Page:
Another AWS storage service is Amazon FSx, which provides file systems that support industry-standard connectivity protocols and offers high availability and replication across AWS Regions. Common choices for the semiconductor industry include Amazon FSx for NetApp ONTAP, Amazon FSx for Lustre, and Amazon FSx for OpenZFS. The scalable, high-performance file systems in Amazon FSx are well suited to storing data locally within the secure development environment.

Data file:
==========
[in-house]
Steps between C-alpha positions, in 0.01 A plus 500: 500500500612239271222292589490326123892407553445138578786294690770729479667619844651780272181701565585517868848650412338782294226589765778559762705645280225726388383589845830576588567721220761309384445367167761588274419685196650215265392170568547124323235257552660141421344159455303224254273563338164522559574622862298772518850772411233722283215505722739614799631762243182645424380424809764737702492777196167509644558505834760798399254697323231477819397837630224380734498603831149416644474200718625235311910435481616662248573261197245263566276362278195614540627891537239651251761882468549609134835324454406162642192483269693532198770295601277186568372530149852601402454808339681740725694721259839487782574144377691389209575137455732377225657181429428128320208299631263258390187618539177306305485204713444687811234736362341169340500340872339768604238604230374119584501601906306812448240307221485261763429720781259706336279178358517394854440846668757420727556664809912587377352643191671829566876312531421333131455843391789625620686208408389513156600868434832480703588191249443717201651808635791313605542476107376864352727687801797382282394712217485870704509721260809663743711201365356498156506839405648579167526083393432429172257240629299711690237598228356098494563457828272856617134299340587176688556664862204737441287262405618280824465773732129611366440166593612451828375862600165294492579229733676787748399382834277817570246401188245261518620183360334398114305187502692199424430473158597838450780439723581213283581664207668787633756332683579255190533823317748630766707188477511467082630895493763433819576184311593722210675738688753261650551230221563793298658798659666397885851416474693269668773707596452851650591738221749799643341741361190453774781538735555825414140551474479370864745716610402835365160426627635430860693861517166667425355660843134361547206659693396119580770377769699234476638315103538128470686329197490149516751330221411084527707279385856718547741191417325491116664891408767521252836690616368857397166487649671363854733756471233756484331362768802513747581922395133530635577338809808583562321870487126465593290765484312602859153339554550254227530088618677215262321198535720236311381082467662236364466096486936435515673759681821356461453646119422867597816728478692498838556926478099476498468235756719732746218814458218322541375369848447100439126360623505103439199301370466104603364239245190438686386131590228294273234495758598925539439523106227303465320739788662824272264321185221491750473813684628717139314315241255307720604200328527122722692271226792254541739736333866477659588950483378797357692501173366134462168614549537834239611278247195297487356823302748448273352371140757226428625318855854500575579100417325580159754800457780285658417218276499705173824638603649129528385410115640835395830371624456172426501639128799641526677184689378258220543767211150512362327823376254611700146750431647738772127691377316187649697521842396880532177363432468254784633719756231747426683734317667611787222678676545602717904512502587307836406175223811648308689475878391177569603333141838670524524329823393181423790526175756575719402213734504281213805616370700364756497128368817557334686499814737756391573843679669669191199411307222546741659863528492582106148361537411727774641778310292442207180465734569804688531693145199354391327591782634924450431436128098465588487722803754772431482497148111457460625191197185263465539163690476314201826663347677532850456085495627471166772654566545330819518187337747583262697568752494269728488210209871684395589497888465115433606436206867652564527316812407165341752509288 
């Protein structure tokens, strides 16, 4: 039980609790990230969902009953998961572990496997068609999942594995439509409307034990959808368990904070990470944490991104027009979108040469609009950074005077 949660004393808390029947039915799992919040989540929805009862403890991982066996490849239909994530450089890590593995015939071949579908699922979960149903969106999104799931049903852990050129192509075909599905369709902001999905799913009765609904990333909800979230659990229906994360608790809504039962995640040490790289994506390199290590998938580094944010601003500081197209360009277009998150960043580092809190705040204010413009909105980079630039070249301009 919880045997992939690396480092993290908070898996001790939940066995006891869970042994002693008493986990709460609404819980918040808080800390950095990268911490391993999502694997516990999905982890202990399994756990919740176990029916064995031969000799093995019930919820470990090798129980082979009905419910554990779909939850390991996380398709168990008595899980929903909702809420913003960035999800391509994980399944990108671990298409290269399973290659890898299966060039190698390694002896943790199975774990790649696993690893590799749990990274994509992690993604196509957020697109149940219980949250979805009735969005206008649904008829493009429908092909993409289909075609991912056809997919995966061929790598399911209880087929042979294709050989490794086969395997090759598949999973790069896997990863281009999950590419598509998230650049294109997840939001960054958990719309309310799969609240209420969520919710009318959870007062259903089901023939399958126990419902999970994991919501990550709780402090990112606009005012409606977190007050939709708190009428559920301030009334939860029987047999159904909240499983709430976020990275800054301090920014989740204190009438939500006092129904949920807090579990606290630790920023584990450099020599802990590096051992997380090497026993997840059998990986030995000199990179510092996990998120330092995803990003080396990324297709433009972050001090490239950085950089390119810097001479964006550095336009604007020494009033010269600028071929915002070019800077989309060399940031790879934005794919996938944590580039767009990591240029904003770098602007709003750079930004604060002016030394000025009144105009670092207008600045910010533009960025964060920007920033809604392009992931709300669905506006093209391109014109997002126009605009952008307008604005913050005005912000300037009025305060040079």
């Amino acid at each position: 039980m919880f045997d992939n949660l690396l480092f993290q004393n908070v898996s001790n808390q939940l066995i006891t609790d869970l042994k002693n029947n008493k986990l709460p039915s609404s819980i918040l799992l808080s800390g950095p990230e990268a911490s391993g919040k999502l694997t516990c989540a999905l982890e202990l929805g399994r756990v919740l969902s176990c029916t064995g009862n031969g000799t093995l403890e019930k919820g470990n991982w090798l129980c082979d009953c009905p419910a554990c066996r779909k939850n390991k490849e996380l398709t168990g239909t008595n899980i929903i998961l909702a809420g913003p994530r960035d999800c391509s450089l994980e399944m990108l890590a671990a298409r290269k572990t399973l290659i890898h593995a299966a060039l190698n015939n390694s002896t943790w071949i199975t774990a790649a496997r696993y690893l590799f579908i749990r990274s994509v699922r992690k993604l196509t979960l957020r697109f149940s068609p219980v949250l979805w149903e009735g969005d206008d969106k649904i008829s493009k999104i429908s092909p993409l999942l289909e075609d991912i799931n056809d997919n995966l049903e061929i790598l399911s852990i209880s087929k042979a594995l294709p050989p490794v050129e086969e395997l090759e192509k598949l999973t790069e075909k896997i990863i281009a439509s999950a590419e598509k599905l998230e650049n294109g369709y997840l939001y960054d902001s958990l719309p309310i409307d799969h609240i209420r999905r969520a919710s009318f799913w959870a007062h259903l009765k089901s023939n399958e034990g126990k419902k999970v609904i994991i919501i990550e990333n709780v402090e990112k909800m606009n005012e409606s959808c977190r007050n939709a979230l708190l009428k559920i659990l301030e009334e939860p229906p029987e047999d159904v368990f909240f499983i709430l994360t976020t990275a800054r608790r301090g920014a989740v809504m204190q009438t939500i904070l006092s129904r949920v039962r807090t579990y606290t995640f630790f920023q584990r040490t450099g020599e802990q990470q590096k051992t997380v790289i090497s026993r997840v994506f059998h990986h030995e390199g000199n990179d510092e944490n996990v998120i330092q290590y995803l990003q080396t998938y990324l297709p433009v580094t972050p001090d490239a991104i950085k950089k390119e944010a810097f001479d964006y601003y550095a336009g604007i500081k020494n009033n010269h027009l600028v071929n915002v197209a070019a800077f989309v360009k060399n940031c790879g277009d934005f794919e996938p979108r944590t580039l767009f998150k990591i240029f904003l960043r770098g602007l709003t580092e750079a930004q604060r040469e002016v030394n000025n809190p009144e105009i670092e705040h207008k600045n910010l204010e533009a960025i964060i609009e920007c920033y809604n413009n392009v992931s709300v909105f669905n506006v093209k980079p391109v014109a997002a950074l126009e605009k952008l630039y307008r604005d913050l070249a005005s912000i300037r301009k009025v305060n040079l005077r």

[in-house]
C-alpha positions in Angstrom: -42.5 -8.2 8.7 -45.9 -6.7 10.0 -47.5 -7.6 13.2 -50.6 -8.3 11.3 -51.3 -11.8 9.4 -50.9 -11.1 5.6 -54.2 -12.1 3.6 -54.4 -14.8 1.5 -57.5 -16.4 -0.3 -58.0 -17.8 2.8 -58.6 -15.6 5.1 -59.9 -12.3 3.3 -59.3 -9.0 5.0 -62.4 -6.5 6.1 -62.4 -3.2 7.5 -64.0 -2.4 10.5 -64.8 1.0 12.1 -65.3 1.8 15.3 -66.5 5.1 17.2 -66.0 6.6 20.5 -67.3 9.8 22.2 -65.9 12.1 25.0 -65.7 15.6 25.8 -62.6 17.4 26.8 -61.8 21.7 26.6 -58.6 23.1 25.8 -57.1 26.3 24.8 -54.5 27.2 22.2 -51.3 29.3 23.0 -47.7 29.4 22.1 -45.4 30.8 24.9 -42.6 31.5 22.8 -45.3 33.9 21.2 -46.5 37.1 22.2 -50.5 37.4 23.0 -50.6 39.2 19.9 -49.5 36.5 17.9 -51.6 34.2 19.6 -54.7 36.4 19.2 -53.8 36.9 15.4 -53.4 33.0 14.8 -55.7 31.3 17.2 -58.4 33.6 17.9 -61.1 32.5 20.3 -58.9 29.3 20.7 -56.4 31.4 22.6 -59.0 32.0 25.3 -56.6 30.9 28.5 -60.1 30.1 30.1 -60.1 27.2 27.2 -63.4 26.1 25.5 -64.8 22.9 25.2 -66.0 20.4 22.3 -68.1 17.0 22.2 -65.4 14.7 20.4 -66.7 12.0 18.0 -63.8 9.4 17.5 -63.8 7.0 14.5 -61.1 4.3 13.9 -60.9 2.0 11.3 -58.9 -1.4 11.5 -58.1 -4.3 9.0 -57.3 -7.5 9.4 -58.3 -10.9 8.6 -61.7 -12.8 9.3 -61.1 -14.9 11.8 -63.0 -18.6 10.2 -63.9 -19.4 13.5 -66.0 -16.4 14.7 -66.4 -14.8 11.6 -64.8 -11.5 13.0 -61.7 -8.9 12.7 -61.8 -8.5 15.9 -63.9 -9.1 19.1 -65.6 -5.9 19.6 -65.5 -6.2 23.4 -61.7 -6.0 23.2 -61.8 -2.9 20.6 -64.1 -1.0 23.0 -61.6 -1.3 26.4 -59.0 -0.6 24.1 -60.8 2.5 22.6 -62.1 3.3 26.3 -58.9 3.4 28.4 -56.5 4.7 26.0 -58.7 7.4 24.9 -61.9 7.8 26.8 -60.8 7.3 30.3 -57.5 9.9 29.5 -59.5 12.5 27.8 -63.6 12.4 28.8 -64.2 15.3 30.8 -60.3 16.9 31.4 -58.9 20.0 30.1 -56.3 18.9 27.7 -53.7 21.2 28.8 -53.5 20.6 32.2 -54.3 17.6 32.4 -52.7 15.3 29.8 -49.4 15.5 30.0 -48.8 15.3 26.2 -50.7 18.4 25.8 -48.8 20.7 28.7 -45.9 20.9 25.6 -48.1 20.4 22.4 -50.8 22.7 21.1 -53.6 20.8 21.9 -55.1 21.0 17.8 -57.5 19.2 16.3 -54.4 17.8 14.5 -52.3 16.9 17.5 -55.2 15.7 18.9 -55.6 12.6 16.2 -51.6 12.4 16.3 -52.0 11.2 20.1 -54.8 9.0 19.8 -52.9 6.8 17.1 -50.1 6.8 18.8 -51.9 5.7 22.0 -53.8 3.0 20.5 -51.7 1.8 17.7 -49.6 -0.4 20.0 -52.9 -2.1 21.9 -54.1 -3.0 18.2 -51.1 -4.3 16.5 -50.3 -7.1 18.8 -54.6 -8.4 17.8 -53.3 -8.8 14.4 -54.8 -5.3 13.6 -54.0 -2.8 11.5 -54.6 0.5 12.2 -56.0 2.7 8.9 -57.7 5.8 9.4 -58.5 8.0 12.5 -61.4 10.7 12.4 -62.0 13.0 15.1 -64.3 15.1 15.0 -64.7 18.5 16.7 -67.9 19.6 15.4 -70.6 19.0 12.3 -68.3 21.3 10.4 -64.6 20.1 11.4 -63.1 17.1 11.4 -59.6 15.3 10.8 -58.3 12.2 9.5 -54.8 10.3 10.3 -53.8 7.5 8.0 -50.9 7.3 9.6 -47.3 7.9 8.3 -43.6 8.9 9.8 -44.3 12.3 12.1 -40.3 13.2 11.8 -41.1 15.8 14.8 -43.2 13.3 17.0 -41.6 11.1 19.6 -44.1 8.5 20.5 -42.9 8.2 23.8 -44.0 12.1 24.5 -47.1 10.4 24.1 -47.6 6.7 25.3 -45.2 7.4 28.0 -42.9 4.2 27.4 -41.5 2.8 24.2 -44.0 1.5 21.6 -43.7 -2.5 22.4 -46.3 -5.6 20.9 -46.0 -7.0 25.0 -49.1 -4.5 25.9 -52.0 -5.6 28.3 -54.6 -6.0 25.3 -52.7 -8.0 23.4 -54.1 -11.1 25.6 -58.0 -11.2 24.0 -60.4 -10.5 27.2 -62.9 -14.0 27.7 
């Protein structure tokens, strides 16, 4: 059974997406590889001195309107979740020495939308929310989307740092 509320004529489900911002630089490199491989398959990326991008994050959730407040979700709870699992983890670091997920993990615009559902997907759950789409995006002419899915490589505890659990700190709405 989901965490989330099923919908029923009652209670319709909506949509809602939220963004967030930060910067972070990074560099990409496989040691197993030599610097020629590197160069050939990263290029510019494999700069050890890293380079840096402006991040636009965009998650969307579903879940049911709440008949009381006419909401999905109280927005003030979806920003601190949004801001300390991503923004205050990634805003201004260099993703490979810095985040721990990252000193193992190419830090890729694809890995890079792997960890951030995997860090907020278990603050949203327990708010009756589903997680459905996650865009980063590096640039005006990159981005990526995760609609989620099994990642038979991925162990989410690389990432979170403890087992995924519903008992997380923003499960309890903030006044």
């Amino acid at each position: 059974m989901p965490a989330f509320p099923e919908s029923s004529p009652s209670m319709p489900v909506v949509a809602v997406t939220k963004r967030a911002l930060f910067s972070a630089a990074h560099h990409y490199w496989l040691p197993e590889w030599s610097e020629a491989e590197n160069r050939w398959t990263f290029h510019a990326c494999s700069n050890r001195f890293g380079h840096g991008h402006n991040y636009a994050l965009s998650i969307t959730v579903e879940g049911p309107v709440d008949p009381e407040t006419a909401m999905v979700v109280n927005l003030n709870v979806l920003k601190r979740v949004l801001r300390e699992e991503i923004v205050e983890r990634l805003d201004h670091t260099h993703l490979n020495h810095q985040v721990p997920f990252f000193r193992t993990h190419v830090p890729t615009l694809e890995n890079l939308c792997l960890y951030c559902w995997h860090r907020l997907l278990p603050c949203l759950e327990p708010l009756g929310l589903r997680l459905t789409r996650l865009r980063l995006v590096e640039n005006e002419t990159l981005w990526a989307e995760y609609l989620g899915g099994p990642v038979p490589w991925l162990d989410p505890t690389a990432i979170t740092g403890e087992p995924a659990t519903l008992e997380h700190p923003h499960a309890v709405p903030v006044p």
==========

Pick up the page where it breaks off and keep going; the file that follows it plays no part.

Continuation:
AWS recommends that you define storage requirements for your semiconductor workloads on AWS first and then identify the appropriate data transfer mechanism. AWS recommends using AWS DataSync to transfer data from on premises to AWS. DataSync is an online data transfer and discovery service that helps you move files or object data to, from, and between AWS storage services. Depending on whether you are using self-managed storage systems or a storage provider such as NetApp, you can configure DataSync to accelerate moving and replicating data to your secure development environment over the internet or through AWS Direct Connect. DataSync can transfer your file system data and metadata, such as ownership, timestamps, and access permissions. If you're transferring files between FSx for ONTAP and NetApp ONTAP, AWS recommends using NetApp SnapMirror. Amazon FSx supports encryption at rest and in transit. Use AWS CloudTrail and other service-specific logging features to log all API calls and related data transfers. Centralize logs in a dedicated account, and apply granular access policies for immutable history.